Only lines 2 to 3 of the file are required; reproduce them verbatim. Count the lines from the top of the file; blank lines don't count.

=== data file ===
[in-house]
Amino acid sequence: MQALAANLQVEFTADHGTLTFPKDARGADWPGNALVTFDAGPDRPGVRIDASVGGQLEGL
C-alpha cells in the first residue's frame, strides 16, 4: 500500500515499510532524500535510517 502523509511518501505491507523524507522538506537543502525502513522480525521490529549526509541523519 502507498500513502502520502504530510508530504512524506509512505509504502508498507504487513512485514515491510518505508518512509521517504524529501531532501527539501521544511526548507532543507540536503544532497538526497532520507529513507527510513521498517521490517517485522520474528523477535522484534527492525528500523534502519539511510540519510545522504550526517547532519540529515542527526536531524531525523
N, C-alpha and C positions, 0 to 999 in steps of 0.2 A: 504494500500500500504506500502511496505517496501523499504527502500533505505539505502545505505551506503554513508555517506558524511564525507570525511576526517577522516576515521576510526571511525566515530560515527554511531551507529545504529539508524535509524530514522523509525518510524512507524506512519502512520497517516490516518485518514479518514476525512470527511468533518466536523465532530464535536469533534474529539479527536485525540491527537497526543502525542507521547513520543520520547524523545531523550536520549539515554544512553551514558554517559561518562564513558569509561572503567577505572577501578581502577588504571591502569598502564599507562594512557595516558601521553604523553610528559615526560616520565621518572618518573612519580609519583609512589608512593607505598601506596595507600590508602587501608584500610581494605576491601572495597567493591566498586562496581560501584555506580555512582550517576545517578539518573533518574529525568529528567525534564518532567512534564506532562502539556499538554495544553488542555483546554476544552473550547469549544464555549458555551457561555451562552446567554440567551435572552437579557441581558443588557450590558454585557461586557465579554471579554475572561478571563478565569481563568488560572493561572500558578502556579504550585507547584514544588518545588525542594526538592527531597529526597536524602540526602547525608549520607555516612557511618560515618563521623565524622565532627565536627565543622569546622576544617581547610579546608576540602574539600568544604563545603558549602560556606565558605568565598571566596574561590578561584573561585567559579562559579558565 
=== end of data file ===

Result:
Amino acid sequence: MQALAANLQVEFTADHGTLTFPKDARGADWPGNALVTFDAGPDRPGVRIDASVGGQLEGL
C-alpha cells in the first residue's frame, strides 16, 4: 500500500515499510532524500535510517 502523509511518501505491507523524507522538506537543502525502513522480525521490529549526509541523519 502507498500513502502520502504530510508530504512524506509512505509504502508498507504487513512485514515491510518505508518512509521517504524529501531532501527539501521544511526548507532543507540536503544532497538526497532520507529513507527510513521498517521490517517485522520474528523477535522484534527492525528500523534502519539511510540519510545522504550526517547532519540529515542527526536531524531525523